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High School Administrators Make The Case For In-Person Learning

School Illustration
File | Illustration by Rici Hoffarth | St. Louis Public Radio
St. Louis Public Radio
Many St. Louis-area high school students haven’t been back in the classroom since everything shut down suddenly in March.

Jennings High School was the first public high school in St. Louis County to open for in-person instruction during the pandemic. So far, the school has detected no positive COVID-19 cases among its students.

For Jennings School District Superintendent Art McCoy, that success has not come easily. The district is using plexiglass barriers, HEPA filters, temperature check stations and contact tracing.

“The protocols are effective, and you are able to do schooling during COVID and remain safe,” McCoy said Tuesday on St. Louis on the Air. “Even among our 400 staff members, there’s only been seven cases, none of which were school contractions.”

Lutheran High School South, which has been open five days a week since August, has had a similar experience.

“It’s going really well. We’re now in our 11th week of school. We’ve had zero cases of community spread,” said Principal Jonathan Butterfield. “We’ve had six of our students and no faculty members this year who have tested positive — and plenty of kids quarantined due to exposure to family members or friends, so we know the virus is real — but we’ve learned that there’s a way to do school and life safely.”

During the show, McCoy and Butterfield explained how their schools have made in-person learning work in difficult circumstances. They also talked about why they feel it’s crucial that students have the opportunity to gather in face-to-face settings.

McCoy said that his students struggled when they weren’t in school. “They had anxiety, they had withdrawals, they had depression when they were not able to go out — and [were] being forced to be in their room for the most part — and not communicate, collaborate and actually celebrate with their peers,” he said.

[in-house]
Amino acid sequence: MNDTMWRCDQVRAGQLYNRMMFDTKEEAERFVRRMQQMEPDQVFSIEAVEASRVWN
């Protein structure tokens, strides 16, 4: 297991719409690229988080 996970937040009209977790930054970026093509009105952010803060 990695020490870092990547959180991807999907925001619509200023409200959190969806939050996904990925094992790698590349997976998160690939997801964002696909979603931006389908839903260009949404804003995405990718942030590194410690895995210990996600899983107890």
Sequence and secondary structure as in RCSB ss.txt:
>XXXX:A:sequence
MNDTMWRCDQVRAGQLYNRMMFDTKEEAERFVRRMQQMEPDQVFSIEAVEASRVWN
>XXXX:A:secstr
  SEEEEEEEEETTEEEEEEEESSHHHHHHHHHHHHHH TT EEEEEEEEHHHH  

His motivation to get students back in the classroom stemmed from his knowledge of what he called the “life epidemics” they face, such as “the possibility of being shot, the possibility of someone dying from a car accident, the possibility of something bad happening to them, them being homeless… being abused.”

“[These] epidemics are just as powerful, if not more powerful, than the pandemic of COVID-19,” McCoy said.

For 12th grader Camesha Joy, McCoy’s concern rings true. Lately, Joy has spoken out about a recent tragedy, the death of her 14-year-old brother, Harry Linnen Jr., who died in an accident last month. He was suspected of stealing a car from a dealership. Then he crashed into a drainage canal in Edwardsville.

Joy suggested that being stuck at home played a part in her brother’s state of mind as he took actions that ultimately led to his death.

“He was at home, bored most of the time, because with virtual learning, you don’t really have to jump up in the morning and get right on the computer. You can sleep all morning and do your work in the afternoon,” she said. “He was bored.”

Joy said her main focus now is on graduating this spring — a milestone she is very much looking forward to achieving.

For fellow students, who may be struggling with the hardships brought on by the pandemic, she offers this advice: “Even if you don’t think people care about you, there’s somebody out here that cares about your well-being. So I would say: ‘Get into something productive. Get your mind off the wrong stuff, and prepare for your future.’”

St. Louis on the Air” brings you the stories of St. Louis and the people who live, work and create in our region. The show is hosted by Sarah Fenske and produced by Alex Heuer, Emily Woodbury, Evie Hemphill and Lara Hamdan. The audio engineer is Aaron Doerr.

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Emily is the senior producer for "St. Louis on the Air" at St. Louis Public Radio.
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